Bali announces four major tourism policies
BALI, Indonesia - Bali provincial administration is preparing to issue four major policies related to the island’s tourism development.
The four major policies cover the development of tourist destinations, effective marketing, industry and institutions.
I Ketut Astra, head of the destination development section at the Bali Tourism Agency, told Bali Daily on Tuesday that the four major policies were in line with the national development plan for the tourism sector.
In relation to destination development, Astra said that the government would focus on tourism mapping to determine the best spots on the island.
“Some plans are already on the table, developing the existing tourist sites and upgrading their facilities and accessibilities,” Astra explained.
Improving the management of tourist-related businesses and human resources to empower local communities was also on the plan.
“It is also important to develop new destinations in some unexplored areas. Bali has an abundant pool of natural and cultural attractions, although some of them must be developed more appropriately,” he added.
He said tourism was a dynamic industry that changed rapidly in line with local and global tourism trends.
“We need to keep up with the changing demands from tourists in terms of accommodation, types of destinations and attractions.”
In the past, people came to Bali to look for cultural attractions. “Now, many of them are enjoying water sports, spa facilities and other new attractions,” he said.
The province has already established the Bali Tourism Promotion Board (BPPD), whose members are competent figures in the island’s tourist industry.
“The provincial administration will closely work with BPPD in boosting promotional activities in the coming years,” he maintained.
Astra continued, saying the second policy would center on tourism development by strengthening the partnerships between the government, the industry and the community.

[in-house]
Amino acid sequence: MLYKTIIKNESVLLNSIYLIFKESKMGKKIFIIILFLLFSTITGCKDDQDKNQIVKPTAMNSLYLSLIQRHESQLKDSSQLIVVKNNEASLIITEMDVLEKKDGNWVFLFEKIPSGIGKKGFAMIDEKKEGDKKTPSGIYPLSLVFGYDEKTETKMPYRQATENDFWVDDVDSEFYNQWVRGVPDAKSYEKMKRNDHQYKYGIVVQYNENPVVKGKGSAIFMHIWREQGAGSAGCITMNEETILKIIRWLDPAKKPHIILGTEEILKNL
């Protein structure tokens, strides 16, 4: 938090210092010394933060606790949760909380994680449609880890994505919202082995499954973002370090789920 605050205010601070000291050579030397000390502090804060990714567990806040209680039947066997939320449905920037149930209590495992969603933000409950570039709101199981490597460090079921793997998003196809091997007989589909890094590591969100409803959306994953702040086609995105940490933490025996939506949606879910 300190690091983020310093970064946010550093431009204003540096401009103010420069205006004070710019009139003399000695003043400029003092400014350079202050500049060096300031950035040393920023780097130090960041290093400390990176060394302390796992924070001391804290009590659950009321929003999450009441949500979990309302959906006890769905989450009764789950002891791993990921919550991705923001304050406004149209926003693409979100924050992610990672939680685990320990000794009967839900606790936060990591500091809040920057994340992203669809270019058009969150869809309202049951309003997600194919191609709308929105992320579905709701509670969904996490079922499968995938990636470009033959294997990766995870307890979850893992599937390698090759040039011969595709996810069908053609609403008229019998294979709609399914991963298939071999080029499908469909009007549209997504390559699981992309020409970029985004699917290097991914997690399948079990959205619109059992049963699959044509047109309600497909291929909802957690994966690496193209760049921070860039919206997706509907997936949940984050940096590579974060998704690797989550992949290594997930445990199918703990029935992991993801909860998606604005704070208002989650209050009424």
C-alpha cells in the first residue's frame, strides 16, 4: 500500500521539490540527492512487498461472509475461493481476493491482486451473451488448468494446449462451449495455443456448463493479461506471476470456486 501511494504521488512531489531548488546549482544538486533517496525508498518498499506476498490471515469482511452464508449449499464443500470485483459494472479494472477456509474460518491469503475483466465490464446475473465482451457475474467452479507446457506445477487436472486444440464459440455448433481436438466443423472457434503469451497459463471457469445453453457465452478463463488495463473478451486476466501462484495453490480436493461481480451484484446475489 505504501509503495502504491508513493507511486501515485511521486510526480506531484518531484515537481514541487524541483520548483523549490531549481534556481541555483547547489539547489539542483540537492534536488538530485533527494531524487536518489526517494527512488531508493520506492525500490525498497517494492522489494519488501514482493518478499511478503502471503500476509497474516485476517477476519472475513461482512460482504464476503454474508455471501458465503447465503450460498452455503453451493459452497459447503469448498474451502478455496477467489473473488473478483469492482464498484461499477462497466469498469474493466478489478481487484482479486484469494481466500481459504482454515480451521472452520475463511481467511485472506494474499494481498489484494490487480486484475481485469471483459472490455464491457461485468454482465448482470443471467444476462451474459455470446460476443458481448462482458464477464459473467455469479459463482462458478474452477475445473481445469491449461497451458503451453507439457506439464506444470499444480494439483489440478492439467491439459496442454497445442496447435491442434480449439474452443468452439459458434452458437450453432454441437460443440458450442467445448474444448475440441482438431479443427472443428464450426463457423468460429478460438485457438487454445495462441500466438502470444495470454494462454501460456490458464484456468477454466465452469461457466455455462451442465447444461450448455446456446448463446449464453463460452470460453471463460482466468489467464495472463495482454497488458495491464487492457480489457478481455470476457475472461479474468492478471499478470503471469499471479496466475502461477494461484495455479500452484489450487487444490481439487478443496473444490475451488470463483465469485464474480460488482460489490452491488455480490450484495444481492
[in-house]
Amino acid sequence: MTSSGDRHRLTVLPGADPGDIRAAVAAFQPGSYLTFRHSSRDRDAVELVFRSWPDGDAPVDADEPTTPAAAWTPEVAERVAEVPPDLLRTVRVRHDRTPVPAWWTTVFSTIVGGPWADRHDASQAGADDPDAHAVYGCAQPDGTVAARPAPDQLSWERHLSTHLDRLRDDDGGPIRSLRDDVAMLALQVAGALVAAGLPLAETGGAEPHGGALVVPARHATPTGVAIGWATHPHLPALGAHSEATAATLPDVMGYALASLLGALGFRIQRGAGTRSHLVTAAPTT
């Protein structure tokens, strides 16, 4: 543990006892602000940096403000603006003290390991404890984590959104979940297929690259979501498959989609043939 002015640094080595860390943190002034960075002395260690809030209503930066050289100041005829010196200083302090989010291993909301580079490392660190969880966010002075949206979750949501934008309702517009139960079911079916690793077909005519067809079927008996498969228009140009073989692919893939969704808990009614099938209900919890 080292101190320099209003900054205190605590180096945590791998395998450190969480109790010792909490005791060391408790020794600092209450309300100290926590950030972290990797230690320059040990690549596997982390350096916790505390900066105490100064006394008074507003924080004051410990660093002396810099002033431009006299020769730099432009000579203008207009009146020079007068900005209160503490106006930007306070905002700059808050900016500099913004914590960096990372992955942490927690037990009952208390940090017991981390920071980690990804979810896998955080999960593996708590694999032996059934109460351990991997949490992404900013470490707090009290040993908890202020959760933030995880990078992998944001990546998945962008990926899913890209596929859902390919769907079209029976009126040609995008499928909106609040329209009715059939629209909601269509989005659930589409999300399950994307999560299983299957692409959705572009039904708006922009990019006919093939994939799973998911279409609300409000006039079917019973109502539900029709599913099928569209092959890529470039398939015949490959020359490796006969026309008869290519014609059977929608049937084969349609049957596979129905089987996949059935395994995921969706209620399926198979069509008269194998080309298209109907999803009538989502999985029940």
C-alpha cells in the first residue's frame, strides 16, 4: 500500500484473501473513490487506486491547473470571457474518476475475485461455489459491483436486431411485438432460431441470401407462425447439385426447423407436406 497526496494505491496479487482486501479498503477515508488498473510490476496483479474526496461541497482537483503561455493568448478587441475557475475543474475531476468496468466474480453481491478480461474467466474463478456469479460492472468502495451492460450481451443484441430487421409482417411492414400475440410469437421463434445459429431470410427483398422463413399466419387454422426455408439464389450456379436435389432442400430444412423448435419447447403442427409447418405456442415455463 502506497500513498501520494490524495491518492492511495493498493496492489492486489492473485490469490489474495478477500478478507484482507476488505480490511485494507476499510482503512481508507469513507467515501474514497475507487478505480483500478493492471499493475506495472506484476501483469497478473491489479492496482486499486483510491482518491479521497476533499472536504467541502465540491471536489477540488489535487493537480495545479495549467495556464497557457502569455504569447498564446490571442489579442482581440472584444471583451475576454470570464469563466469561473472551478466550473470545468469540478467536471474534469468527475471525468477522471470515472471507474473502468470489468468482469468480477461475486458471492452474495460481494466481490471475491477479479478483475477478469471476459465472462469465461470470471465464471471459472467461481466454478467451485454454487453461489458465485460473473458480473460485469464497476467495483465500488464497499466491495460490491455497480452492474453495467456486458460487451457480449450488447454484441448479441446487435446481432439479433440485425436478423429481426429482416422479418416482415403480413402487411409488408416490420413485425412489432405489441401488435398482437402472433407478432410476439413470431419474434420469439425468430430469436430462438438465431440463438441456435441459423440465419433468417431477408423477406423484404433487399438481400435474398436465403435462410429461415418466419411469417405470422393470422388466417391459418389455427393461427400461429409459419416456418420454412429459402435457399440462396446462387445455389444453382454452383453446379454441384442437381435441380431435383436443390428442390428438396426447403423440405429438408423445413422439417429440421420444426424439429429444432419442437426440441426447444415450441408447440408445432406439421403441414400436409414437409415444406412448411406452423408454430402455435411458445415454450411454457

It would also emphasize the need to improve tourism’s credibility and the industry’s bigger responsibility to help preserve the island’s environment.
“The issuance of any permits concerning the development of tourist facilities will be tightened and closely monitored,” he said.
New tourism development will be shifted to the island’s northern, western and eastern parts.
In terms of institutional improvement, Astra stressed the importance of enhancing the activities of various tourism associations, such as the Association of Indonesian Tour and Travel Agencies (ASITA), the Association of Indonesian Hotels and Restaurants (PHRI) and other organizations.
“At present, village-based tourism is being developed in several rural areas. It is crucial for the associations to relate their activities to community-based organizations that manage such programs,” Astra added.
The four policies have already been officially drafted. “We are waiting for further discussions with members of the Legislative Council, academics and, of course, people in the industry for any input or revisions,” he declared.
Separately, Ida Bagus Kade Subhiksu, reiterated that the four policies would be used as guidance for tourism development in the short, middle and long term.
“The four tourism policies are prepared referring to Law No. 10/2009 on tourism, government decree No. 50/2011 on national development and bylaws on spatial planning,” Subhiksu explained.